They stuck with the historicos.
There’s no surprise in Raul Castro’s election to the presidency, but the choice of Jose Ramon Machado Ventura as first vice president, and first in line of succession, was not predicted anywhere.
Machado, 77, is a veteran of the Sierra Maestra.
By his reputation, one would expect him to oppose an economic opening. On the other hand, if reforms are in store and he is in favor, then his election is a sign of consensus, across generations and ideological tendencies. As they say in the mutual fund business, past earnings are not a guarantee of future performance.
What matters for the welfare of the Cuban people, and for
[Update: Among the points in Raul’s speech: he wants to streamline the bureaucracy, he refers to a study about “a progressive, gradual, and prudent revaluation of the Cuban peso, and “in the coming weeks” we will see elimination of some of the prohibitions that he called “excessive” last December.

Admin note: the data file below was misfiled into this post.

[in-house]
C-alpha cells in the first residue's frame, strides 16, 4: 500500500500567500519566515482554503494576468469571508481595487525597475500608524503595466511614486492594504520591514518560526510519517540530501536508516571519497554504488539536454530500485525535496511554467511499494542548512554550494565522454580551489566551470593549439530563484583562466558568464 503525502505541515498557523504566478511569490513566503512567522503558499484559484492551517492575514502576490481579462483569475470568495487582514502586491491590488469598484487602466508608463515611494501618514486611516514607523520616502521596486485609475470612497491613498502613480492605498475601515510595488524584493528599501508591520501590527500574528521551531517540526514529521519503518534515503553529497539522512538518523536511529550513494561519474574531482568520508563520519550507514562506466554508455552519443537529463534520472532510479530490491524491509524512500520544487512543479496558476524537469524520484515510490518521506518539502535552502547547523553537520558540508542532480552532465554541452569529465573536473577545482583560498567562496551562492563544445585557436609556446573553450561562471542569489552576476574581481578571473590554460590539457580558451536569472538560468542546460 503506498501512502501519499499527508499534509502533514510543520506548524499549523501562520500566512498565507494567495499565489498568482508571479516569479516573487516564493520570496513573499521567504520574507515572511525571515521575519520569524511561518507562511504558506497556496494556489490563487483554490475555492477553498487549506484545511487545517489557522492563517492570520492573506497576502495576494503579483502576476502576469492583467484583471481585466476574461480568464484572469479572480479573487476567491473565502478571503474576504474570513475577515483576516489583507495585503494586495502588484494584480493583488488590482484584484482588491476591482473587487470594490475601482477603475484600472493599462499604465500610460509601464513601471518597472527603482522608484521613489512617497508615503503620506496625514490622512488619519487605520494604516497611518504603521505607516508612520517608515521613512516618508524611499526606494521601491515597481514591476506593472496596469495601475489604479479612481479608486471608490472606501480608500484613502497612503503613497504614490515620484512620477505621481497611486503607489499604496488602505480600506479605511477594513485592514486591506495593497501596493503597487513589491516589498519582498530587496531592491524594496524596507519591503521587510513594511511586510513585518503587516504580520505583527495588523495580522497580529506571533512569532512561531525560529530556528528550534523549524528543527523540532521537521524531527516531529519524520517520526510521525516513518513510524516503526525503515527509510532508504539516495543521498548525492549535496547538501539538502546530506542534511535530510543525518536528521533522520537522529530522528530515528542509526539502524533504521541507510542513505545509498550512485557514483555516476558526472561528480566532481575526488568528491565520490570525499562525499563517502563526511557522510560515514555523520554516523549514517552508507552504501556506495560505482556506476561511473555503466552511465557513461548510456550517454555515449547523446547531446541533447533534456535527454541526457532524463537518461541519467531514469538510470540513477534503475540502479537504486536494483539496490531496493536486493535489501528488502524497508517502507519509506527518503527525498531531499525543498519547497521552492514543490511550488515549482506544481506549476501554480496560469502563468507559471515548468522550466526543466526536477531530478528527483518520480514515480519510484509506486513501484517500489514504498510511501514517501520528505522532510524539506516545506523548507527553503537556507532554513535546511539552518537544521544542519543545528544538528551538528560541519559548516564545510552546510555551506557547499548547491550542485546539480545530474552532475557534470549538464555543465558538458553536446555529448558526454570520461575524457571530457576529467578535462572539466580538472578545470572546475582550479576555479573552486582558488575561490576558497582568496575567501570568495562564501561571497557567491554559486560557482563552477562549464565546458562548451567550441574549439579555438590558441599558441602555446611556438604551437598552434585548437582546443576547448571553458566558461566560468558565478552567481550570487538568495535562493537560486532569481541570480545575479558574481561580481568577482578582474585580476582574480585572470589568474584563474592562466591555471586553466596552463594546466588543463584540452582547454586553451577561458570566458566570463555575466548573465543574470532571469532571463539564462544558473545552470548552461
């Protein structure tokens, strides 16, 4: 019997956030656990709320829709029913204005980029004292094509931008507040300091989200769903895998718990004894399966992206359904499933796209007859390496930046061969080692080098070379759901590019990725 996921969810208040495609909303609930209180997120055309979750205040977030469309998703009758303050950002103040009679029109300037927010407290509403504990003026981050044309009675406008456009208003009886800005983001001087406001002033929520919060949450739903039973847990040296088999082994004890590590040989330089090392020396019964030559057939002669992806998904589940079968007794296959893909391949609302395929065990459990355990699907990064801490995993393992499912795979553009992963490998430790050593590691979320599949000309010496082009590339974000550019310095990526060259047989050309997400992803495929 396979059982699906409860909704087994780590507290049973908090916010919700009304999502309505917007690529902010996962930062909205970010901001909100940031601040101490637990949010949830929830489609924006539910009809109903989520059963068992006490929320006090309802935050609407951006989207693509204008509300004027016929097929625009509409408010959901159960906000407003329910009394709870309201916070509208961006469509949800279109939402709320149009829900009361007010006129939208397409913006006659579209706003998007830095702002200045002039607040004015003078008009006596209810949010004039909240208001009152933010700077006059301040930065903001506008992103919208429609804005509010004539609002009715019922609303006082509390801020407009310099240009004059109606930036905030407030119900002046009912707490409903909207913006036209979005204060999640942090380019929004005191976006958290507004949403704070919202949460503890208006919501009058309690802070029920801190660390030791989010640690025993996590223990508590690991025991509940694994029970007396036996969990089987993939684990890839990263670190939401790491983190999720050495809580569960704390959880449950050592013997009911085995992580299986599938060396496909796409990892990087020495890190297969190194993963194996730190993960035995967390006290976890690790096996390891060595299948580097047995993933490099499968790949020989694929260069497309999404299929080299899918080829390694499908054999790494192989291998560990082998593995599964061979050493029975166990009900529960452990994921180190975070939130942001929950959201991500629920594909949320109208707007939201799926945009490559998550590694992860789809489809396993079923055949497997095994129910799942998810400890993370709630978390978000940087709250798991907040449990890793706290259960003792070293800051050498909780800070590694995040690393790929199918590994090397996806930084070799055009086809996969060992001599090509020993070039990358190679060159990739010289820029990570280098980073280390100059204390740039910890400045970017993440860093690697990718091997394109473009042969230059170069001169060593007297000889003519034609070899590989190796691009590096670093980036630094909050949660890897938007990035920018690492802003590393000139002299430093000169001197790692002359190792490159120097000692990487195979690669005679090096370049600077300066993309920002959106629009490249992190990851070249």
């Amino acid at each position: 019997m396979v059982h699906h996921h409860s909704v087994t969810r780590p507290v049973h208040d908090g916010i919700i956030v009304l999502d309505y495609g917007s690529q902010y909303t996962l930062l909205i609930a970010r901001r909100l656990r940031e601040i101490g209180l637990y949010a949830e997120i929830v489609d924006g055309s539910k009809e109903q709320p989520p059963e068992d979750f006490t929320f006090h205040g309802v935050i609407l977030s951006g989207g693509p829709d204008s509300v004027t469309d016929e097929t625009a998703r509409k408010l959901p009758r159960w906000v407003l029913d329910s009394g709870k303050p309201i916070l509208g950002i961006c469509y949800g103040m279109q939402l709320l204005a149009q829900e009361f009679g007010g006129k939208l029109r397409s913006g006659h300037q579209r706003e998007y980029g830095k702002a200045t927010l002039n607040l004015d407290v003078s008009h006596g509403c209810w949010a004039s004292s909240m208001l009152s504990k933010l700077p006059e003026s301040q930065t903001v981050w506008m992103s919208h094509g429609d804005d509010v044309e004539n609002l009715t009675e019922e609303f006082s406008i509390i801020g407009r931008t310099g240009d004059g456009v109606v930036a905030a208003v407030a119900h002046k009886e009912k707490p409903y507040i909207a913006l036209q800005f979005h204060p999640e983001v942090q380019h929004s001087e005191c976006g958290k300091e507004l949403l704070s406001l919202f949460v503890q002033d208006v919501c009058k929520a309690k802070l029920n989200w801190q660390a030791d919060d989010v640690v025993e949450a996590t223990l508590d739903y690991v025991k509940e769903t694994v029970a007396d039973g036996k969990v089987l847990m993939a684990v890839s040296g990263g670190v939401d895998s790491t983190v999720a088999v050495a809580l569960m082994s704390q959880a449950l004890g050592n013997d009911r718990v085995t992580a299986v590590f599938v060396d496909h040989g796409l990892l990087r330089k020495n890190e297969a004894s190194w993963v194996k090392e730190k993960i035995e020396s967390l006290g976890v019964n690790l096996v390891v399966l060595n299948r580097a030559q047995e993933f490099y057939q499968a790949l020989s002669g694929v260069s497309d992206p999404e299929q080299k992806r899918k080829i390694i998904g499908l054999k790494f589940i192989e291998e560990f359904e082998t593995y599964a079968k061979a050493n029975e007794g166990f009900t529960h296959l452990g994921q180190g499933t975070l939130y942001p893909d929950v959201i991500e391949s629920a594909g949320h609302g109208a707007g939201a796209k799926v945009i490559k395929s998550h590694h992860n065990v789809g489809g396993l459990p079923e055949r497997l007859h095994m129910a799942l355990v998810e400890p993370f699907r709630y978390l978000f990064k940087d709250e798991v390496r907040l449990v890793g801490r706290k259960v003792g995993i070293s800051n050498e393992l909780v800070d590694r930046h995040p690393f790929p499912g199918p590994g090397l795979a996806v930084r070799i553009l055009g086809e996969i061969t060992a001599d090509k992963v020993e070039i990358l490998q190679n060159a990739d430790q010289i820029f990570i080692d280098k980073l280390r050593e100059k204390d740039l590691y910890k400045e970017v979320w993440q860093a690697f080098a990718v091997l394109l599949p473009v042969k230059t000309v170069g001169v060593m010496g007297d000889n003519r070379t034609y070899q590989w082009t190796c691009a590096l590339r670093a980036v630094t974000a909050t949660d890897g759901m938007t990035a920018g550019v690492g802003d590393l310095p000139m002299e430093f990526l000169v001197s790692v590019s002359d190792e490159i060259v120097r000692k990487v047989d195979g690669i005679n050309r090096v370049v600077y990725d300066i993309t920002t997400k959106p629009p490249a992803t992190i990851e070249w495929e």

If he ends the dual currency system, he will eliminate the most widespread grievance; most Cubans’ salaries don’t allow them to afford the basic necessities that they must buy in hard currency. As for the “prohibitions,” that may be the most interesting signal because he is promising action in the near term. Currency reform has been on the agenda for years.]